Today, although few seem to remember, is the fifty-second anniversary of the assassination of John Fitzgerald Kennedy.
I was a high school senior then, a cadet officer at Eastern Military Academy, a member of Troop A, its cavalry unit, and also the illustrator for our school newspaper, the Guidon. I was supposed to be at equestrian classes during the afternoon but didn’t go because I had to complete the illustrations for the edition of the Guidon about to go to press. The rest of the corps was at drill practice. I had the radio on in the little office that we used for school publications and will always remember the announcement: “The President of the United States has been shot!” I quickly went to our school public address system, grabbed the mike and shared the news. A few minutes later, our Commandant of Cadets, Colonel John B Hoar, found me, grabbed me and started yelling at me for making such a horrible joke. He was a personal friend of the president whom earlier in the year we had presented with a school saber, the one carried on the riderless horse at his funeral.
A few days later I was selected to lead the cadet honor guard at the requiem mass for the fallen president held at the Cathedral of St. John the Divine in Manhattan, although perhaps it was St. Patrick’s, it’s been over half a century and I can’t quite recall. I had to learn the special slow motion drill en route to the event and teach it to the other members of our cadet honor guard. We were supposed to be just a temporary contingent, rotated with regular military personnel, but the military officer in charge never arrived, so the honor undeservedly fell to me.
I’d not been a fan of President Kennedy. Like today, it was a time of very polarized politics although the so called Cuban Missile crisis had polished the president’s image with many of those disappointed with his conduct of the Bay of Pigs fiasco. Today, I know that the Cuban Missile Crisis victory had been, if not pyrrhic, then highly distorted, it had been sealed by a secret deal designed mainly to improve the president’s image, but we didn’t know that then, nor did we know how normal such deception had been throughout our history (more a branch of jingoist fiction than anything else), a form of self-delusion from which we seem to suffer more than ever now. But during the days that followed the whole country had seemingly reunited, a reunion quickly re-splinter over the war on poverty, the civil rights movement and the Vietnam War.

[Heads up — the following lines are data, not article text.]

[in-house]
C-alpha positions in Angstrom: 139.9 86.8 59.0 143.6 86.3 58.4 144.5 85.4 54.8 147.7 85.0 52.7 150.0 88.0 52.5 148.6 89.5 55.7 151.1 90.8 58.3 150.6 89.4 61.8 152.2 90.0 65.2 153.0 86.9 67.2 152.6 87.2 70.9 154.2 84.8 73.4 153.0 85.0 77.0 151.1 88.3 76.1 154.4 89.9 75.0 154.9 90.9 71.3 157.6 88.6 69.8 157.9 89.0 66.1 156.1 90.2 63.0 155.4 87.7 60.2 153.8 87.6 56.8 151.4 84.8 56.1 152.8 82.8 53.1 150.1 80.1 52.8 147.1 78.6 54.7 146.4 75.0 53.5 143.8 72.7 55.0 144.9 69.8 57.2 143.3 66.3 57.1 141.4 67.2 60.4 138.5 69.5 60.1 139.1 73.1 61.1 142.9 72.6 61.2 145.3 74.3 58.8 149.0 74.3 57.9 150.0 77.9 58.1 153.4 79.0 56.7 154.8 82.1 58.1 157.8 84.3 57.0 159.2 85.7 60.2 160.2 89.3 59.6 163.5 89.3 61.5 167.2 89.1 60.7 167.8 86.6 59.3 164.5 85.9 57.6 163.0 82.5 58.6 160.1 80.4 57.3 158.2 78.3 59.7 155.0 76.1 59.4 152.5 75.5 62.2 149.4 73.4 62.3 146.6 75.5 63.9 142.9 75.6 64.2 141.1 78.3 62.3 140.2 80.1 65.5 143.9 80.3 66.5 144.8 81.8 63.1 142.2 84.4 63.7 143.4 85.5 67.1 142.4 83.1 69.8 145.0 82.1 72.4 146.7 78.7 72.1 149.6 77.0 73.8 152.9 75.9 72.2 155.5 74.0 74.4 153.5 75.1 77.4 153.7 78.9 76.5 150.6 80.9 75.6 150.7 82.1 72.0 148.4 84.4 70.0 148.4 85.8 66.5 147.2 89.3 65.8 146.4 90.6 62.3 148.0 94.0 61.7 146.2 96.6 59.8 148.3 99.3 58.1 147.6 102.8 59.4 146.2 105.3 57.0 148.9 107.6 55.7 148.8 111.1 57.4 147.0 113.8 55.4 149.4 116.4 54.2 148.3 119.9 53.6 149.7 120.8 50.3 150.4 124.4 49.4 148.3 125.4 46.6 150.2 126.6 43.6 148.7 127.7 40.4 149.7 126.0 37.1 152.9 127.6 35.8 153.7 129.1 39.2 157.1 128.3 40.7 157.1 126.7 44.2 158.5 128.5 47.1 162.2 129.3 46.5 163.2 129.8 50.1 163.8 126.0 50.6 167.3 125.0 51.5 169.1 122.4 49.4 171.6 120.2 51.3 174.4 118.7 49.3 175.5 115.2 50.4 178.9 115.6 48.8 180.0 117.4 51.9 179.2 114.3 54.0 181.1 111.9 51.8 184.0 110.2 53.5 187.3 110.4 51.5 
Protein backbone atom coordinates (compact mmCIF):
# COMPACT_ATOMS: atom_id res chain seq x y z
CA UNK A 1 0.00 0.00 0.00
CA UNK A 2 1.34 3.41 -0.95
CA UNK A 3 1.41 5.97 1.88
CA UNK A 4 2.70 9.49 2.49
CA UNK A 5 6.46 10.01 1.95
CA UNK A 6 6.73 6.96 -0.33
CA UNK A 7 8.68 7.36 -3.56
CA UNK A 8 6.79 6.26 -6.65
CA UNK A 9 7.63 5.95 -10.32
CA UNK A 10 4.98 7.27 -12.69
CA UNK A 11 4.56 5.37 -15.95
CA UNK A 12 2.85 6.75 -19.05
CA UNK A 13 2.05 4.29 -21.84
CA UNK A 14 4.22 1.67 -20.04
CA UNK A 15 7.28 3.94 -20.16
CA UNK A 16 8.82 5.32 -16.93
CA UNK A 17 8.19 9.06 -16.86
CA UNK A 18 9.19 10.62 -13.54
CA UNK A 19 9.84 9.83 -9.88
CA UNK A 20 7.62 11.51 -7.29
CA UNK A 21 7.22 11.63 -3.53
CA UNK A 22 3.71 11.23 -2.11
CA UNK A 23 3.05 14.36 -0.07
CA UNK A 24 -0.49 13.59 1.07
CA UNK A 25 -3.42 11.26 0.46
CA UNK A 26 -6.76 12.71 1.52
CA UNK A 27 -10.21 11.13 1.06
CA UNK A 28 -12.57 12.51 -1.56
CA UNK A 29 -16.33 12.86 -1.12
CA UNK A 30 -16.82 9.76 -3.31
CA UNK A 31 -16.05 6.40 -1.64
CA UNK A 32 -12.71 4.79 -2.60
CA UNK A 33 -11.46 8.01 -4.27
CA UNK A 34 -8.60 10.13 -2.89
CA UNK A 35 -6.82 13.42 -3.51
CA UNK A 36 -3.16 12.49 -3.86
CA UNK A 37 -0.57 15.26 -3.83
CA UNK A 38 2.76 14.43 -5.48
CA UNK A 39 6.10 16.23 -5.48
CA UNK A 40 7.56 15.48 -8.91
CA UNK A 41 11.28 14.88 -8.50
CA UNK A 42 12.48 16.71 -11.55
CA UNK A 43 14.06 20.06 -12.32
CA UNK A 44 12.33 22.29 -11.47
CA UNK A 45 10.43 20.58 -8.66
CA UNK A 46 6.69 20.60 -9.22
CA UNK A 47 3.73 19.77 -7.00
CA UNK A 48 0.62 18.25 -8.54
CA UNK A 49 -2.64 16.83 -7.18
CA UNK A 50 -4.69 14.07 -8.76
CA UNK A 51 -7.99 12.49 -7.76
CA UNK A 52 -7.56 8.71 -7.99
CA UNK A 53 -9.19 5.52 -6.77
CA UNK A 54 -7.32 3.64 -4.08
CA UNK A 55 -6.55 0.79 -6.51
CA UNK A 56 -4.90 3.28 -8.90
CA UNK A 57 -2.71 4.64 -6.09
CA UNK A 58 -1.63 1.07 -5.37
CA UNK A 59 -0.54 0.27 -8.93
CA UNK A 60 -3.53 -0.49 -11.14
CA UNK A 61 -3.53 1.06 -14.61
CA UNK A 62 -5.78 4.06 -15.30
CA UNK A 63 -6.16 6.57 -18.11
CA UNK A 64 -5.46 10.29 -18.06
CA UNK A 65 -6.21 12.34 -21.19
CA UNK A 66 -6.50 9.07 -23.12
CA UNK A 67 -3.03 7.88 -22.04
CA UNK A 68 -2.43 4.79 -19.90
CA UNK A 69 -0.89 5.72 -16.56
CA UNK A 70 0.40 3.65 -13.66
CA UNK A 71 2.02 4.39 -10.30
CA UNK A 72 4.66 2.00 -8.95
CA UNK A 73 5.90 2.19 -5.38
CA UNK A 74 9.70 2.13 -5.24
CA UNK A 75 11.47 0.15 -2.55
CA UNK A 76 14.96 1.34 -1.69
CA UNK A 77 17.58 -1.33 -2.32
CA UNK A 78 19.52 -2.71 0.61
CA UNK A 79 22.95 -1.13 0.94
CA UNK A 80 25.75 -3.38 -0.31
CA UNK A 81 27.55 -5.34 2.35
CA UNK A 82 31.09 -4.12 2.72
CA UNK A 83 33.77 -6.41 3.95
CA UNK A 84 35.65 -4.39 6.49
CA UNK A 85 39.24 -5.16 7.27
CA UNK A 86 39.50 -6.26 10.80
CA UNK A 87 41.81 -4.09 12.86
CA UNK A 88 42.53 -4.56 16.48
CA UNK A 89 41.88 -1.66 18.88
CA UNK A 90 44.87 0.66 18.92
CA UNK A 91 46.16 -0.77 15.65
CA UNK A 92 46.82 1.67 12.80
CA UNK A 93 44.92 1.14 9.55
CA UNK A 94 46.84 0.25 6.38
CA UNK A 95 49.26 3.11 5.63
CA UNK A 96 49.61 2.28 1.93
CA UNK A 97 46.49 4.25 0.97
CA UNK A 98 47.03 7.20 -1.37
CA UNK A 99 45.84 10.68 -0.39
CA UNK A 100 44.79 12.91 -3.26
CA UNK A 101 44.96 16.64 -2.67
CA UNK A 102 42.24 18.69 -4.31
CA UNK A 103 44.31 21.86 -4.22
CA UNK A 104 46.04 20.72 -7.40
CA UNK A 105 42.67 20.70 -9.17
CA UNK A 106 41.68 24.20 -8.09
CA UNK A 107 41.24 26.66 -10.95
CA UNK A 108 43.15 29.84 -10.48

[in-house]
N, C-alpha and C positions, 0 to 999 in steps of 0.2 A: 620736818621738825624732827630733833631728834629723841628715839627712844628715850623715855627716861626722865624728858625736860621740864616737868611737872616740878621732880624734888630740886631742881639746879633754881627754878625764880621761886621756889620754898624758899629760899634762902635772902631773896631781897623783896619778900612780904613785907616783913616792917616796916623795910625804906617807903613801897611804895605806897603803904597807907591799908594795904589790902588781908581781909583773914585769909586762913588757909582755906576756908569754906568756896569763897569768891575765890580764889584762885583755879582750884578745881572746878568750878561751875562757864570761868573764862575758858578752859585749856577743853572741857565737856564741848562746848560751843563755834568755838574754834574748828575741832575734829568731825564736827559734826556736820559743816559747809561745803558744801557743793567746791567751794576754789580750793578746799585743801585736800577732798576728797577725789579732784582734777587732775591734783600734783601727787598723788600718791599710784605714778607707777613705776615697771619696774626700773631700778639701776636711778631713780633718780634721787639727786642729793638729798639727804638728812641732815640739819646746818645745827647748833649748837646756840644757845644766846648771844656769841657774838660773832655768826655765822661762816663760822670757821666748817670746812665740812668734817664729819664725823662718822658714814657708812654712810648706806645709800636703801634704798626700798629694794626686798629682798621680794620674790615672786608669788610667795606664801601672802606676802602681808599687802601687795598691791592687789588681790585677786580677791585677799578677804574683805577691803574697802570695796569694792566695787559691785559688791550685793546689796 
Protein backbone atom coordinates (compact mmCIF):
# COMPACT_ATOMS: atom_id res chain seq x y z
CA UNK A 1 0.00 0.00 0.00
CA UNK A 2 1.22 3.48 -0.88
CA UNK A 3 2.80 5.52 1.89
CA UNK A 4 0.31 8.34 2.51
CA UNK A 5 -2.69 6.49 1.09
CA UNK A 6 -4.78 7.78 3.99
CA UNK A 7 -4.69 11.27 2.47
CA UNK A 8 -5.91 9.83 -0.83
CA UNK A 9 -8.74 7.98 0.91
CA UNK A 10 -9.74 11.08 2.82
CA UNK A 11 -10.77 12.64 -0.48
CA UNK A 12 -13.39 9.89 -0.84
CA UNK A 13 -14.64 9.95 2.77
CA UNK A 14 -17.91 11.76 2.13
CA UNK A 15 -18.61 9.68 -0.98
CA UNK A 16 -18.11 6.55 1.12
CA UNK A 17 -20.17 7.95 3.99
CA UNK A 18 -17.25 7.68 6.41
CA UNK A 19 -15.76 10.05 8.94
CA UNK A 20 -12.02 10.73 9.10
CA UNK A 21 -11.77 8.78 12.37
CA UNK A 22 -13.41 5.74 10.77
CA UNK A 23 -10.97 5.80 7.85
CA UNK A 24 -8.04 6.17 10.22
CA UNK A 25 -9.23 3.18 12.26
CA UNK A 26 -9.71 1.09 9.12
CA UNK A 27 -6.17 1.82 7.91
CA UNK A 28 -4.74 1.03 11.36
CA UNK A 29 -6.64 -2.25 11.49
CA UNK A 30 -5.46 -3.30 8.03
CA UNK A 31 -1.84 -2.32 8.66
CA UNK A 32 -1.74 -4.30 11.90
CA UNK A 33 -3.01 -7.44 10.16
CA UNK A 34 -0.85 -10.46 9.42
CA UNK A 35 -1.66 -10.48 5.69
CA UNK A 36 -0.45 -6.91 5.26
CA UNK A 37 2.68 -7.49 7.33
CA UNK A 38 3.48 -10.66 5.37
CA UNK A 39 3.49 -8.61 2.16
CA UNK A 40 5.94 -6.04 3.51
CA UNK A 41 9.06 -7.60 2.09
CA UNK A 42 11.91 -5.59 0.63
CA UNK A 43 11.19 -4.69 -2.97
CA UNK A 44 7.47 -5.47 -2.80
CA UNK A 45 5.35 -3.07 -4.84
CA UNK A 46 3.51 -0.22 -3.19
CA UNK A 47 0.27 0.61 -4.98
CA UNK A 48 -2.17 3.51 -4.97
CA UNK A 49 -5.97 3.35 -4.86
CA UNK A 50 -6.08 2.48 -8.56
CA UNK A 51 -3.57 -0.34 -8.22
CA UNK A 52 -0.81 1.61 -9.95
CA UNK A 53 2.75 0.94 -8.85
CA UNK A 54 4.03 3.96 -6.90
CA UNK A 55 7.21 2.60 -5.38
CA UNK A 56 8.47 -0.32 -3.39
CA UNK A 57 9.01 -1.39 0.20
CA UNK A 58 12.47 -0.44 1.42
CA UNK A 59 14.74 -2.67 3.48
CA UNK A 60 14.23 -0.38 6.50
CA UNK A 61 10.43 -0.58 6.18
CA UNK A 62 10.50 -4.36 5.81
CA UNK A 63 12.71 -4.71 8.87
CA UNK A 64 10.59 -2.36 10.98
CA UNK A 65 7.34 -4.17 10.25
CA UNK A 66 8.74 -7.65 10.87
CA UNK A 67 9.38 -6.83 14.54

To many at the time, November 22, 1963, marked a turning point of some kind although I don’t see it that way. We’ve had way too many turning points in recent decades. It was sad, and tragic, and agonizing, it was memorable, more than most days. But turning point, I think not. It was just a link in the long cycle of perpetual enmity and violence to which our world has been subject, seemingly forever. A world captured artistically by George Orwell, except that 1984 seems to have been with us for centuries.
If that day held any lessons for us, they are long gone. Perhaps that’s why its memory is so faded.
© Guillermo Calvo Mahé; Manizales, 2015; all rights reserved